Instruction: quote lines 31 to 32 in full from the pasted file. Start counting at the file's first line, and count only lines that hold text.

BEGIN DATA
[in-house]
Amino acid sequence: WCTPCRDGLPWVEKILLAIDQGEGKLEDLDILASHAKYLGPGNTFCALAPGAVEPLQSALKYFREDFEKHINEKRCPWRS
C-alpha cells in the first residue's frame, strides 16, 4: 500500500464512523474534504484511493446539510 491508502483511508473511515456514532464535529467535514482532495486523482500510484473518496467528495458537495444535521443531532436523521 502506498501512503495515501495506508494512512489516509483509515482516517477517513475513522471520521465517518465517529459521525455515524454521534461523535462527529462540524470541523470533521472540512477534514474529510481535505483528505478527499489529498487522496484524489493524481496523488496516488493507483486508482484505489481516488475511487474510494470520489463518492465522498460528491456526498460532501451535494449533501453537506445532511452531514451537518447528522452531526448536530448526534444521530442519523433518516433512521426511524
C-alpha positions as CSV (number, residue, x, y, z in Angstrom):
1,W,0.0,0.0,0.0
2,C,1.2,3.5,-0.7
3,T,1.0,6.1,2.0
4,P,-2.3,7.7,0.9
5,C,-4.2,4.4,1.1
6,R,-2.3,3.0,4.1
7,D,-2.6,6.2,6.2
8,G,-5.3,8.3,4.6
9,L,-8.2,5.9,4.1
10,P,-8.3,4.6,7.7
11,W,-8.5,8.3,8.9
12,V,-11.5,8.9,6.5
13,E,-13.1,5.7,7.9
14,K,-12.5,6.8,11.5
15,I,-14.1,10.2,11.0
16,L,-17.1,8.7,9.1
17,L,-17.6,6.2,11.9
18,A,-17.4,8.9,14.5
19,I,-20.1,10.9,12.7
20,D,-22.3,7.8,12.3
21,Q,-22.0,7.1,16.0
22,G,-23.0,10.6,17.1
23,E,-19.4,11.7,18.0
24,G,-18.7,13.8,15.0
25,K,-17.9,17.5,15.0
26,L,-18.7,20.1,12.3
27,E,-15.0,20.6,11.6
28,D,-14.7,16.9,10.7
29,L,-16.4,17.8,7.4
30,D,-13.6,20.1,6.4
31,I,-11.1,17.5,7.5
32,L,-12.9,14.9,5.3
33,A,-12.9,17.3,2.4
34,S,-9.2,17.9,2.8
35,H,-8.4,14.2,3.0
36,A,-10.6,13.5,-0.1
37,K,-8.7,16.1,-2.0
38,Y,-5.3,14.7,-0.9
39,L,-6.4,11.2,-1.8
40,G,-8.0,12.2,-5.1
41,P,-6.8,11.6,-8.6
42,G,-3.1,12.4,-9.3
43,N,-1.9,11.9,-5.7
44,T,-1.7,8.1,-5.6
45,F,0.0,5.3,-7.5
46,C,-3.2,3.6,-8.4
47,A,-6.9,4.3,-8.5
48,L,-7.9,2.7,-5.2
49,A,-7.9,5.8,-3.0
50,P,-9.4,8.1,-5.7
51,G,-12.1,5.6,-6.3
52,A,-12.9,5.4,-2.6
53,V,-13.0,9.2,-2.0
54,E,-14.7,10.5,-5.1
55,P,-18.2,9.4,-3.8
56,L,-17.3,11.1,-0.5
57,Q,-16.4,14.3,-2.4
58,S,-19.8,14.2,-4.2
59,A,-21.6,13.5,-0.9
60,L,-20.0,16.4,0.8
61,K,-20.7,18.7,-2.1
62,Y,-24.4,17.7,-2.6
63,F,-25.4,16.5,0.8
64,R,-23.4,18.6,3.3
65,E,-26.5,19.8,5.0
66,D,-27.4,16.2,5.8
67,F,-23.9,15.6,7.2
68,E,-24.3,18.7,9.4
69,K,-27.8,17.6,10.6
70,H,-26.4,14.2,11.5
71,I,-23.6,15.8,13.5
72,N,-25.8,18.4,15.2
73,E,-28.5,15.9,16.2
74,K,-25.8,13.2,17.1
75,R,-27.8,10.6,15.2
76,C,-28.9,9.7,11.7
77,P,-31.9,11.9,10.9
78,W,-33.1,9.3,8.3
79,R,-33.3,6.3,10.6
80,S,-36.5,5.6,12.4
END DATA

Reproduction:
27,E,-15.0,20.6,11.6
28,D,-14.7,16.9,10.7